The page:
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Saturday, November 13, 2010

All Aboard for Watching Unstoppable

Unstoppable = 3 ½ out of 5 Stars
Connie:  We’re not just talking about a train; we’re talking about a missile, the size of the Chrysler Building.
Unstoppable is the new action thriller from director Tony Scott and star Denzel Washington and presumably the second part of their “Train Trilogy,” which began with the tepid The Taking of Pelham 123, and will hopefully conclude with an adaptation of red-light/green-light taking place on a monorail and reuniting Denzel with his Man on Fire costar Dakota Fanning.  Seriously though, this was an entertaining film that managed to be better than I thought it could be.  It is a solid B-movie that audiences should be able to enjoy.  It uses its two leads well, provides plenty of train-related action, and never turns its characters into more than ordinary people.  This is probably the best blue collar working man action movie I have seen in quite some time.

The film begins with veteran engineer, Frank (Denzel Washington), training the rookie conductor, Will (Chris Pine), on what could have just been an ordinary day.  The two of course have their own issues, which we will come to learn about over the course of the film.  What is more important, however, is the speeding, unmanned locomotive that threatens Pennsylvania.  Due to a series of unfortunate events, a train carrying several cars full of explosive chemicals has been let loose and cannot be stopped in any easy manner.
Frank:  A train of that size, going that fast will vaporize anything in front of it.
Some attempts are made by the higher ups at the company responsible for the train, with the VP in command, played by Kevin Dunn, doing his best to make us all dislike his decisions.  Meanwhile, Rosario Dawson is put in the position of playing this film’s version of Ed Harris’ character in Apollo 13, albeit a sexier version.  She has the task of delivering all lines of dialogue that set up the films stakes, while dealing with the big wigs and all the employees, but she does it well.  This all leads to Frank and Will having to take matters into their own hands, and do what they can to catch up to the train and attempt to stop it, before it reaches the city and crashes, with massive destruction as the only possible result.


Director Tony Scott’s films of late often tend to rub a lot of people the wrong way, due to how over-stylized he tends to do things.  I don’t have a problem with his style (I like Domino, among his other recent films), but with all the different camera techniques and wild editing choices, I understand the objections.  For this film, Scott manages to dial down his technique and simply make an old school action thriller.  It certainly has his stamp all over it, with plenty of dynamic shots of trains passing by at various speeds and lots of rotating cameras around characters, but it never feels like the overkill of a movie like his previous feature, which I already mentioned, ‘Pelham 123’.  Scott also manages, in a fairly clever way, to incorporate news footage of the event, which mixes things up and provides for a way to continue setting up the stakes.  The best choice made, however, was the use of practical effects throughout.  For a film that requires a lot of big, heavy trains ripping through the countryside, it was nice to see so much of it actually happening.  With the exception of a key sequence towards the end, the idea of putting real people into dangerous situations involving large trains is both effective and quite entertaining to watch.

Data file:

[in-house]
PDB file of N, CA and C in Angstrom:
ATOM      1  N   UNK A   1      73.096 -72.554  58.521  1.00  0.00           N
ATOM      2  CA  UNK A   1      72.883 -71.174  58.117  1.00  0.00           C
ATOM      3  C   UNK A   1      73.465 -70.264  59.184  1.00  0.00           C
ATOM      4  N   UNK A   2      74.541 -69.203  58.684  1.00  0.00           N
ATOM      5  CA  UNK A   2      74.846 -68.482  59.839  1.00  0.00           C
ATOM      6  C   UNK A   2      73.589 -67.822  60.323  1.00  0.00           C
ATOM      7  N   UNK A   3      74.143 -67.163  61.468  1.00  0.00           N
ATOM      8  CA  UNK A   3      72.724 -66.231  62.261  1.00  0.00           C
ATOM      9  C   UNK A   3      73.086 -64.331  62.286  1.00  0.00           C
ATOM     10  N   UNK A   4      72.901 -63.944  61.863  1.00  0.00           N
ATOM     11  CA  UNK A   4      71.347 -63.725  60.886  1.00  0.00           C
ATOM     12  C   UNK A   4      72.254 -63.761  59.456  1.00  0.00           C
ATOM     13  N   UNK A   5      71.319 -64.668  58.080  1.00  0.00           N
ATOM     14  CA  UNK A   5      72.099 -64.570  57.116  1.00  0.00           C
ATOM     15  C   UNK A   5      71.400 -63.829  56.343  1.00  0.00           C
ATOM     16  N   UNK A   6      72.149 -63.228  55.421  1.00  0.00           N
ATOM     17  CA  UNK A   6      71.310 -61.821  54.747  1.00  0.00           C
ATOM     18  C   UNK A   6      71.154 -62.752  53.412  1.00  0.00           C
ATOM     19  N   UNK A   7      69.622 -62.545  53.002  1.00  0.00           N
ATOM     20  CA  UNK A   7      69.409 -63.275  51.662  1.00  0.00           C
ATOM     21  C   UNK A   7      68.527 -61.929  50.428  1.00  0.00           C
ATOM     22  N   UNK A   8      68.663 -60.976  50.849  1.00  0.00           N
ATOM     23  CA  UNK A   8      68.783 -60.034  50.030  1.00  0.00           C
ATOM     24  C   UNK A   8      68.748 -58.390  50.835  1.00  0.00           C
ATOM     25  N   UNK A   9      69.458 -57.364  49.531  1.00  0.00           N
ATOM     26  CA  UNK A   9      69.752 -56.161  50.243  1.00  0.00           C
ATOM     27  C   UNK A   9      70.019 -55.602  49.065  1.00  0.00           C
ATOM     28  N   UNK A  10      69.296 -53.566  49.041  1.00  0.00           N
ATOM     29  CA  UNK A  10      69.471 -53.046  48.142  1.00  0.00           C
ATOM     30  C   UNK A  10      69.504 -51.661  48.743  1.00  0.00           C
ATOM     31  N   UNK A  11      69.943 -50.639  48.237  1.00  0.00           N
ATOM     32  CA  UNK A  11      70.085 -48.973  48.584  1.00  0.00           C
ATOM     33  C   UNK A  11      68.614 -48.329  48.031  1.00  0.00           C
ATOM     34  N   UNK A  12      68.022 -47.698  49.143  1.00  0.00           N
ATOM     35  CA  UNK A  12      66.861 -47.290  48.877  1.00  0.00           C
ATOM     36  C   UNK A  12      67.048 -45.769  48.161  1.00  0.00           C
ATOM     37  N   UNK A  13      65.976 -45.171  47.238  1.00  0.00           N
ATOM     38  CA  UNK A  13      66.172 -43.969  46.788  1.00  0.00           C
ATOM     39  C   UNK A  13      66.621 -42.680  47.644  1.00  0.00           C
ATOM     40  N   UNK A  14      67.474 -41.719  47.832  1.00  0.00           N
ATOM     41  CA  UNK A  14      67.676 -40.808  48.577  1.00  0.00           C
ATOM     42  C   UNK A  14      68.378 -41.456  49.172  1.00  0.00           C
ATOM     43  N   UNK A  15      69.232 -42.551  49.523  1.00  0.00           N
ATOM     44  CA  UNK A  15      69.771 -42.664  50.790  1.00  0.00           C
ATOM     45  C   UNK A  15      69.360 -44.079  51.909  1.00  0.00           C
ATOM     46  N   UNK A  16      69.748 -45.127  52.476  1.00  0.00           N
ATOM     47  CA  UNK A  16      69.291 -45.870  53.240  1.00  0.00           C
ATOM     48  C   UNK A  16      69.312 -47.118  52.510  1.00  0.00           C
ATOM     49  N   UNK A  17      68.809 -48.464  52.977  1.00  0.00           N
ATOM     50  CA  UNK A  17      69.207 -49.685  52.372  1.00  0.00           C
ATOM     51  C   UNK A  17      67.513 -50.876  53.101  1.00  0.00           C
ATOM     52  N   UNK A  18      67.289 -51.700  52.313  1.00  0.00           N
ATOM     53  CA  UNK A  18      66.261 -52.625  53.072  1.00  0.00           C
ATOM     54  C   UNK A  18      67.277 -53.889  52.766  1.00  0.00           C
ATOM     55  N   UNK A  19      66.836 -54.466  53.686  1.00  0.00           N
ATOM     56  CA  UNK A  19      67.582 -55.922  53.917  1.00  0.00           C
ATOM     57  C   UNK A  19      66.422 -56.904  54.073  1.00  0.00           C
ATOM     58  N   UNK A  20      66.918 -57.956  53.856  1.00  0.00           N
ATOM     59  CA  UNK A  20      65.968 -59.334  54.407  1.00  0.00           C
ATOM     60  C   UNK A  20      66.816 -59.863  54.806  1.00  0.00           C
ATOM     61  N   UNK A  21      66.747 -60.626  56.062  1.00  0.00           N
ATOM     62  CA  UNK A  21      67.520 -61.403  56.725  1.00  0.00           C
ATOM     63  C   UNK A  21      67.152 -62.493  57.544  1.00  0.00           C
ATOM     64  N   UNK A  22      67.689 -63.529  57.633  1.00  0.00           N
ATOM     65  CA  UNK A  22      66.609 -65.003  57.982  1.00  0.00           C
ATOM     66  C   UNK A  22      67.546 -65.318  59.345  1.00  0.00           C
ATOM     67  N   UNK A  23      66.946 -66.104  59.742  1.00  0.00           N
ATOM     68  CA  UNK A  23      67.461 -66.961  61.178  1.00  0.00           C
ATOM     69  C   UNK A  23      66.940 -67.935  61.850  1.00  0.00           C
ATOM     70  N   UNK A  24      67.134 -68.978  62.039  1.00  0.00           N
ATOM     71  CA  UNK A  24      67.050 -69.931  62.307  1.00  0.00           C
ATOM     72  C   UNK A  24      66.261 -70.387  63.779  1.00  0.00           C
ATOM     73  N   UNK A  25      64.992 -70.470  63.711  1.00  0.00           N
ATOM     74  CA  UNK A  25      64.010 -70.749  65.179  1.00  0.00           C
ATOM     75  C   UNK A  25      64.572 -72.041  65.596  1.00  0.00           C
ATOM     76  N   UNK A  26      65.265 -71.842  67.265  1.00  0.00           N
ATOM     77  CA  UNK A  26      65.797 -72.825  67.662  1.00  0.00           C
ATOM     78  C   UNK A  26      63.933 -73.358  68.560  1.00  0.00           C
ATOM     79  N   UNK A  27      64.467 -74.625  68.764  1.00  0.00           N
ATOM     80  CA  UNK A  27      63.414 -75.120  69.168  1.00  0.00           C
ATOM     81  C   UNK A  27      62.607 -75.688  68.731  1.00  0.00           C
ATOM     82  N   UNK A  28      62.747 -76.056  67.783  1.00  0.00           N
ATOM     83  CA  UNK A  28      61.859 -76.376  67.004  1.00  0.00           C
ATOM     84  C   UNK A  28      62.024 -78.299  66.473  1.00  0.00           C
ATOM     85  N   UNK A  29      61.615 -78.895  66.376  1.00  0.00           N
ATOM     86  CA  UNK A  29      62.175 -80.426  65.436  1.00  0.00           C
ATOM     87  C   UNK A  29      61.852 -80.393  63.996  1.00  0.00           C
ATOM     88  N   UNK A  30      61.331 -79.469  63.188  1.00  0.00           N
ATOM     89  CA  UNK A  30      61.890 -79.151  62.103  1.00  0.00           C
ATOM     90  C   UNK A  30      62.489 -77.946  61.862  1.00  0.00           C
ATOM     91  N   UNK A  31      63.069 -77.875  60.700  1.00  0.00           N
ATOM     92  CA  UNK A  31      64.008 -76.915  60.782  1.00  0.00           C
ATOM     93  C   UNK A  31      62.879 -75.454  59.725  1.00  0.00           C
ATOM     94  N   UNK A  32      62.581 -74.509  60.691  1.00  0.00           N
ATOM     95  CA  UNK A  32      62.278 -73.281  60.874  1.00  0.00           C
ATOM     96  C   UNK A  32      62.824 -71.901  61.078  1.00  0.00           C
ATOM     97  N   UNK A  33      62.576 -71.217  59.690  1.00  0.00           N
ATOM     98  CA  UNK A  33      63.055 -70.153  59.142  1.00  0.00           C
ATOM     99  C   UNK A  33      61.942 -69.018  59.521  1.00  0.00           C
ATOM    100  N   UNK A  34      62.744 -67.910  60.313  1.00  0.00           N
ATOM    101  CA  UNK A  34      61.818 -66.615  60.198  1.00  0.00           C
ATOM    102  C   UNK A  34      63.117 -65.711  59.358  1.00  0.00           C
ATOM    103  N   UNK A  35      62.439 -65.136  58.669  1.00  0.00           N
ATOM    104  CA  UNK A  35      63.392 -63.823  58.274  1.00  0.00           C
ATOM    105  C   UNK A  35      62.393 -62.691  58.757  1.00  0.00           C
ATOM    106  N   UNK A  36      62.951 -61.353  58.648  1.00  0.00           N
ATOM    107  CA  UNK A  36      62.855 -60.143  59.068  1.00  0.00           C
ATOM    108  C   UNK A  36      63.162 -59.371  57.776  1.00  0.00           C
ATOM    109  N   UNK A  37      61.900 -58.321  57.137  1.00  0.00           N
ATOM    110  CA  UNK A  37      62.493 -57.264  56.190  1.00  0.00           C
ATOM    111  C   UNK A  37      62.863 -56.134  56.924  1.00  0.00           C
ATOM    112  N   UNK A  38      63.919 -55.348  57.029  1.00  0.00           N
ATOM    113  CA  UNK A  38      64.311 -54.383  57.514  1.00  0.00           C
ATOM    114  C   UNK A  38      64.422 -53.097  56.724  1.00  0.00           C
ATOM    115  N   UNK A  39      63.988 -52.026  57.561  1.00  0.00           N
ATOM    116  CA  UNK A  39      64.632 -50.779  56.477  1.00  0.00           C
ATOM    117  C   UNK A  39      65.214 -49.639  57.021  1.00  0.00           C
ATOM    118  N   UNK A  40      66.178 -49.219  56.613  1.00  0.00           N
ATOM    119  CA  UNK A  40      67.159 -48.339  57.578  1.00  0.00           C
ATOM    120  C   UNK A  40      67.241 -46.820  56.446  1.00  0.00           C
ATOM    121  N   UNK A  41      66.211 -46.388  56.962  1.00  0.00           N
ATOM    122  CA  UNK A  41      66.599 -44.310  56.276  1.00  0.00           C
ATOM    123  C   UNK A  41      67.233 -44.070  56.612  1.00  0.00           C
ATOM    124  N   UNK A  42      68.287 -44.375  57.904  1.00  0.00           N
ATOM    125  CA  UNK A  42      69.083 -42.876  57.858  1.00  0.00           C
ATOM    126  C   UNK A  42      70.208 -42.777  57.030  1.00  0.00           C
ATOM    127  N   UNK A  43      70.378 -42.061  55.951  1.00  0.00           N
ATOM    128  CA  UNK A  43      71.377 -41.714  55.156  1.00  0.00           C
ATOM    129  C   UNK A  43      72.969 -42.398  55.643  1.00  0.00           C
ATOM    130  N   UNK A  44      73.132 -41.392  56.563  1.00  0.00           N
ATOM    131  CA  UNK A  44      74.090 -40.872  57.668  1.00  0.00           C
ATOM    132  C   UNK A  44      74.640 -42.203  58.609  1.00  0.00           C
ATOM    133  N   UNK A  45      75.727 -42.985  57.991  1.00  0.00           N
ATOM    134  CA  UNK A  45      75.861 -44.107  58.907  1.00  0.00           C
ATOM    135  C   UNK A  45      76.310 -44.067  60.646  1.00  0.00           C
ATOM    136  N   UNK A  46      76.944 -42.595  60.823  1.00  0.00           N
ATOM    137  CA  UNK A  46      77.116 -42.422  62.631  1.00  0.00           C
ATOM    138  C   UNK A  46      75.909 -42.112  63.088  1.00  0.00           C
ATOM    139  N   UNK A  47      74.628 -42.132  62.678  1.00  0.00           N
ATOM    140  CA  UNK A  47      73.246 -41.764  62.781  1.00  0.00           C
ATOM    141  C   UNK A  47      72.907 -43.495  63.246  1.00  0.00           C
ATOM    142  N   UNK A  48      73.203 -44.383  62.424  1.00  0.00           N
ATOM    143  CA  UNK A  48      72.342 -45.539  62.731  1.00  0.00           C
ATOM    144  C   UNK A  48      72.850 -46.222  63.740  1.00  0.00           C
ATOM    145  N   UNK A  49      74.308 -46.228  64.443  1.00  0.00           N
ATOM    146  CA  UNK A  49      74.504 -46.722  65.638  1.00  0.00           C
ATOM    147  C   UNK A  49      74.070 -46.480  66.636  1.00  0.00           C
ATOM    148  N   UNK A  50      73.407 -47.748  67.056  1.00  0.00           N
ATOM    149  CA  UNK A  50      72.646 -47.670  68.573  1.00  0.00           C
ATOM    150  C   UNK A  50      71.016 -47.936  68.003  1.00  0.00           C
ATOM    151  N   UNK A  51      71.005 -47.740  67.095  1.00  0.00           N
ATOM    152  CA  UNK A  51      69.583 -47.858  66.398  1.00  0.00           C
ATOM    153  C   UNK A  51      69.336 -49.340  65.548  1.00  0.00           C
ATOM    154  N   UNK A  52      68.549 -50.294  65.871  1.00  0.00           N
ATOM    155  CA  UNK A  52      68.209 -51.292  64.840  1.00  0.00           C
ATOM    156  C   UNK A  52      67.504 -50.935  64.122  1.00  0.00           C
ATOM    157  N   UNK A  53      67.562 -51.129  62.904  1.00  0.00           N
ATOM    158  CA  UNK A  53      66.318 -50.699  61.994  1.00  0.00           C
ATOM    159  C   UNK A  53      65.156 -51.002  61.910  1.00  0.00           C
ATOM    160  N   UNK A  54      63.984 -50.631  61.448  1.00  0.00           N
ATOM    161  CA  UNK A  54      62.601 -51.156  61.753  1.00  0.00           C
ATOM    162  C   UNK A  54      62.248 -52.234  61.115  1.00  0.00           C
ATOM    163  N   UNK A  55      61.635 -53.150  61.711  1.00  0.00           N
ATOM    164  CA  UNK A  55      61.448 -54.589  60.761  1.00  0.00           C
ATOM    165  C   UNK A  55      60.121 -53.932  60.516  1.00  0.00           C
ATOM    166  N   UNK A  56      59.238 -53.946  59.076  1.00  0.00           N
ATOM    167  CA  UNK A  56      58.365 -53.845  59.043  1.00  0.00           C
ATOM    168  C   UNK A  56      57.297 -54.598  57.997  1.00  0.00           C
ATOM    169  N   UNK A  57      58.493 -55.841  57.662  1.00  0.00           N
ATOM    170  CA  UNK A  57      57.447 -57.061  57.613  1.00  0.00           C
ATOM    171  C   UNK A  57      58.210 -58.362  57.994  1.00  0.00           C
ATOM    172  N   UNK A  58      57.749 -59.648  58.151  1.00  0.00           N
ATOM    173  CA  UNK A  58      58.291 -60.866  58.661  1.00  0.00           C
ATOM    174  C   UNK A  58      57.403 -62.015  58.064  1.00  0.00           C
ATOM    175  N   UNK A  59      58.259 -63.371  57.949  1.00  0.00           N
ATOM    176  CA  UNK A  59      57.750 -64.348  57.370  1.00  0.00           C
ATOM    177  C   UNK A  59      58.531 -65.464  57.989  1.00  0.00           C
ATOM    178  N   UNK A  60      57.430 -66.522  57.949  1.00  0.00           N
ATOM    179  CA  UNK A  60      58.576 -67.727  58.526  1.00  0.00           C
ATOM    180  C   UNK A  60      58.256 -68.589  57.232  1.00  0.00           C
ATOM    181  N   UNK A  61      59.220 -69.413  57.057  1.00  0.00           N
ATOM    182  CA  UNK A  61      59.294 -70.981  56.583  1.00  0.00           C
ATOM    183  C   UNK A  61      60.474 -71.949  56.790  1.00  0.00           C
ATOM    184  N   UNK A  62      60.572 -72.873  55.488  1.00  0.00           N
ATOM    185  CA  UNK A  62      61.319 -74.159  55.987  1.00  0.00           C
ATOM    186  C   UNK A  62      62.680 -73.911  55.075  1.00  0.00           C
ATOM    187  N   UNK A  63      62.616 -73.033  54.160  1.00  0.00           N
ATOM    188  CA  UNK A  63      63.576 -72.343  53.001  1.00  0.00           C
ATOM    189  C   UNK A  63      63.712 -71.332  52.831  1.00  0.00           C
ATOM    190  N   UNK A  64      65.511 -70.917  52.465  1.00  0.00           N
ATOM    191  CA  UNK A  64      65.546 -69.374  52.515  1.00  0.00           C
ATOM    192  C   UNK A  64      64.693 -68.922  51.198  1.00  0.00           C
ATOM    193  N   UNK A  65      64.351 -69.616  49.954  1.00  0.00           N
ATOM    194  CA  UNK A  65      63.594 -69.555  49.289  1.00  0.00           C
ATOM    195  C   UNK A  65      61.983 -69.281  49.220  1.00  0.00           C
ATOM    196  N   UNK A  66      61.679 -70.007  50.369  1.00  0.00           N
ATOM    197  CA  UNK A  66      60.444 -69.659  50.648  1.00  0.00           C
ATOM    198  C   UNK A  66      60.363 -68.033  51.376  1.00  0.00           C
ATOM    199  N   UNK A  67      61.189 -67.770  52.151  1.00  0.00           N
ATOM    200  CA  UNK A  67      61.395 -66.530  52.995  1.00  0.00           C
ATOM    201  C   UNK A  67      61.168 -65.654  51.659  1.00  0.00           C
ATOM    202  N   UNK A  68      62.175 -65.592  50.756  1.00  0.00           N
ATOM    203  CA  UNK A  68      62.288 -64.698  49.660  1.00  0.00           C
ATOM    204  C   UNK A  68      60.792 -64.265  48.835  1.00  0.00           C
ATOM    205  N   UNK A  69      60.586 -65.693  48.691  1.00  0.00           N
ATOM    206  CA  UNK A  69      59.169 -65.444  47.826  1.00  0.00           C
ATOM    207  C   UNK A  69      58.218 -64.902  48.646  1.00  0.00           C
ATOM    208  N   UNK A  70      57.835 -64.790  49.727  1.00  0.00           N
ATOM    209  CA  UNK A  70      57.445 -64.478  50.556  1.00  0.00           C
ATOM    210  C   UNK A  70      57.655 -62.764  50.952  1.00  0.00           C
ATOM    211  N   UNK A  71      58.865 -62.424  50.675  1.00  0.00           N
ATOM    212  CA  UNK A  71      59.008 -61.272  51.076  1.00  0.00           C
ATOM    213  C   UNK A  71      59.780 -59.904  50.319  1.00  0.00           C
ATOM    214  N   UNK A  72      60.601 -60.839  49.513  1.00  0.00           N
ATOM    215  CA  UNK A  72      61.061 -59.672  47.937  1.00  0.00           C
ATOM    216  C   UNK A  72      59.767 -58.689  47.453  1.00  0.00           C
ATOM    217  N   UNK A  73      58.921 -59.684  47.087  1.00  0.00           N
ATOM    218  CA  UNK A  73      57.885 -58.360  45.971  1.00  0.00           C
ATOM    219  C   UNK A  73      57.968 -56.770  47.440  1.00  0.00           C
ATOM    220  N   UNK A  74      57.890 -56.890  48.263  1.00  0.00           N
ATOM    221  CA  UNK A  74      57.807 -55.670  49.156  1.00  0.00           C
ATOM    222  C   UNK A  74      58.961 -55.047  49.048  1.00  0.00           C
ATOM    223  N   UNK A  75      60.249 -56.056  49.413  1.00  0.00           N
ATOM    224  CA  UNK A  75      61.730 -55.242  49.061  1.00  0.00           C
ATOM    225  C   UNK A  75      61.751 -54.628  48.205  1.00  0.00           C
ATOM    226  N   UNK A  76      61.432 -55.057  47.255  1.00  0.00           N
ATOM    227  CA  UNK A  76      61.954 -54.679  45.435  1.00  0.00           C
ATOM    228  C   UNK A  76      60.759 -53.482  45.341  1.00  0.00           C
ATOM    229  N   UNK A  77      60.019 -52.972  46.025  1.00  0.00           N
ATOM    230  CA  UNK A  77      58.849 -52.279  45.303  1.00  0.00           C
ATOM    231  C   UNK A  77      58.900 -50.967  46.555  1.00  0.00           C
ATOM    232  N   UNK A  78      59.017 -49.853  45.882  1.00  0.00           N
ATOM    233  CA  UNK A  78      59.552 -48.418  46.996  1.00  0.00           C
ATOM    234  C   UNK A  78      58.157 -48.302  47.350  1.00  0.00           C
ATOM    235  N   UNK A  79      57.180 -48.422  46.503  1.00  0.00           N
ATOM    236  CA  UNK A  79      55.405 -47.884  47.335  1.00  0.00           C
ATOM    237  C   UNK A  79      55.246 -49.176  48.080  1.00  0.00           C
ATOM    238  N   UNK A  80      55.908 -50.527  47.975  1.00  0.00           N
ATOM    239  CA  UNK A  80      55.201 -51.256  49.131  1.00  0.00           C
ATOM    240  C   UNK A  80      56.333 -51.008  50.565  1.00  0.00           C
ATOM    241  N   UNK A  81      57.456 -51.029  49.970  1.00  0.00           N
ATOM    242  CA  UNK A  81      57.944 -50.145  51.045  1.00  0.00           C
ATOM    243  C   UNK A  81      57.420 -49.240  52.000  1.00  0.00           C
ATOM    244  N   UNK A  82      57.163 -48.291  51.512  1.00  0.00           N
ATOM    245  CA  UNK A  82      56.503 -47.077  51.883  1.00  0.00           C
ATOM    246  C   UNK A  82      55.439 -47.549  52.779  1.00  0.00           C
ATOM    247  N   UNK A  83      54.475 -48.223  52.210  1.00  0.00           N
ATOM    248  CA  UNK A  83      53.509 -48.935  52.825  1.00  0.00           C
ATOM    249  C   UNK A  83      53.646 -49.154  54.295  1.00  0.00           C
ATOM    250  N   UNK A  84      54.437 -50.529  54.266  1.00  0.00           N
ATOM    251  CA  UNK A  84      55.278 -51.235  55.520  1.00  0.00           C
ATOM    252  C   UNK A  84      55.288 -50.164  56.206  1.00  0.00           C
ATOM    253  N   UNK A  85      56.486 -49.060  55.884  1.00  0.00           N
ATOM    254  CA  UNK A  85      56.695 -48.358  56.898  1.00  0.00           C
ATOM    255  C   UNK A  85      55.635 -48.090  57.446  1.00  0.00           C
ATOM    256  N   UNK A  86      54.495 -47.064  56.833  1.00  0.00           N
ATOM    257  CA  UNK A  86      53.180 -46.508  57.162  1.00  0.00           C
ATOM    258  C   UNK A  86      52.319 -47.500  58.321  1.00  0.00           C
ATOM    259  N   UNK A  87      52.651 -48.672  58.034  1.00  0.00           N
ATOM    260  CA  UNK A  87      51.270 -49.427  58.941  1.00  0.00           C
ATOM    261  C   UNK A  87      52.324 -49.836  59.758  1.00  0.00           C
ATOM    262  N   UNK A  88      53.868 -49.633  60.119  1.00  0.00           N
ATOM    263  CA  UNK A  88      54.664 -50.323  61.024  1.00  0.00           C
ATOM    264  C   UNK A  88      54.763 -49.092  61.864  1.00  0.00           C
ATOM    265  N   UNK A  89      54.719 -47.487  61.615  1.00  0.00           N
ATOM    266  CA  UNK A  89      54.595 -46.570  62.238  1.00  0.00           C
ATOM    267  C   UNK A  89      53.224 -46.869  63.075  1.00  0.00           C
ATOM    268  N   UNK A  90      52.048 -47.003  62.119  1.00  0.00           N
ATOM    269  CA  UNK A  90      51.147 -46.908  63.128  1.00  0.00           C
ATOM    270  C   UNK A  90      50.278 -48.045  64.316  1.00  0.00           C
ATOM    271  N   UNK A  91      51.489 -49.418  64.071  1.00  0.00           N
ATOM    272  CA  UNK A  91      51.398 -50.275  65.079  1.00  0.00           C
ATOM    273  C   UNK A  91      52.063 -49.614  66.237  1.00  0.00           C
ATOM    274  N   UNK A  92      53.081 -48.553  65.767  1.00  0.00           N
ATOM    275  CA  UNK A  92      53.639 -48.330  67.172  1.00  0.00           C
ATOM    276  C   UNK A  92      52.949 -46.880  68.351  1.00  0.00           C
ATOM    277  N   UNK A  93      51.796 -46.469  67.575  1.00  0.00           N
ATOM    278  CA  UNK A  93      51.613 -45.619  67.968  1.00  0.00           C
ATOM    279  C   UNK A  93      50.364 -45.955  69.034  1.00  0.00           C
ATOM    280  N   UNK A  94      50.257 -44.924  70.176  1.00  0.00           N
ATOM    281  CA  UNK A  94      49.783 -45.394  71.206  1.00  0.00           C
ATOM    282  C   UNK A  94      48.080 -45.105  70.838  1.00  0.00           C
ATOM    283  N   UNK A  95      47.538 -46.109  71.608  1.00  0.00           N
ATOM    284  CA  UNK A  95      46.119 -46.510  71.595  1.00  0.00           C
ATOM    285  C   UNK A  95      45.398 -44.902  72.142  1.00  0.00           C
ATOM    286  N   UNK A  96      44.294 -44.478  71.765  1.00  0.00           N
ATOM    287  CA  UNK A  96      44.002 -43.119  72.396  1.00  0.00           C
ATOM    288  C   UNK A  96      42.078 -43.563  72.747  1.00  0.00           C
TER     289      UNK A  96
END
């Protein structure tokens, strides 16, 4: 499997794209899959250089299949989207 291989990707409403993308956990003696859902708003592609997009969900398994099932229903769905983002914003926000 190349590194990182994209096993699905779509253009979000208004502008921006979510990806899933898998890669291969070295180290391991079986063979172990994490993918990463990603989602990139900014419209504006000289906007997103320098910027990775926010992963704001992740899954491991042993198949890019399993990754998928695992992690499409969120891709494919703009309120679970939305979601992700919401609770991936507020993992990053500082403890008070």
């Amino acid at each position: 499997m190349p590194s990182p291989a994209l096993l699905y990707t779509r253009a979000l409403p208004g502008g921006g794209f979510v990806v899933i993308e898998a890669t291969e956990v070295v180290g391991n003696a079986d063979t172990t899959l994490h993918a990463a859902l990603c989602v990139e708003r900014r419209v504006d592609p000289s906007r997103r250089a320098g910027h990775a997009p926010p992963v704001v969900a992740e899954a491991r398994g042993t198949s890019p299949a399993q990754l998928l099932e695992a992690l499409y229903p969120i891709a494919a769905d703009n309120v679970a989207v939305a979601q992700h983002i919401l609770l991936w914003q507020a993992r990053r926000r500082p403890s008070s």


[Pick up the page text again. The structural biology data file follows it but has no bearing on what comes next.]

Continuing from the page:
As far as the leads go, I was a fan of what they had to offer.  While Washington doesn’t bring anything more unique than usual to his performance, he does have the kind of charm and ability that works for him; especially for it being his fifth film with director Tony Scott.  Pine does fine work as well.  Coming off of his role as Capt. Kirk in Star Trek, this was a nice enough way for him to ease into role with less riding on him to worry about.  A lot of what I like about these characters in this film comes from that fact that half of the film doesn’t even involve these two really knowing about the unmanned train.  They just slowly develop the characters (as much as there is to develop anyway) before becoming involved in the main plot of the film, and there choices feel appropriate to the story presented.

As I mentioned, this is really an action film about blue collar men trying to do a good deed.  Because of that, I appreciated that the film never made these characters into more than they were.  Beyond some of the more formula elements required for a film like this, there was never a time where I didn’t believe in the characters or their actions.  No one suddenly has Superman-like abilities to be able to go above and beyond the call of duty.  Yes, this film does dramatize the hell out of a story based off true events, but it does it very well and in an entertaining manner.

I am a big fan of Tony Scott and I like Denzel Washington, but again, I did not think I was going to really enjoy this movie.  It turns out I was wrong.  It is basically a throwback to simpler action flicks of the past, but a well made throwback.  It starts out a bit slow, but like the very long train being pursued, the film builds up its speed and excitement overtime, leading to lots of entertaining action and fine chemistry between its two stars.  There is work from a fine ensemble here to make Unstoppable winnable.
Connie:  You better step on it.
Frank:  I’m stepping on it, in it, around it, and through it.

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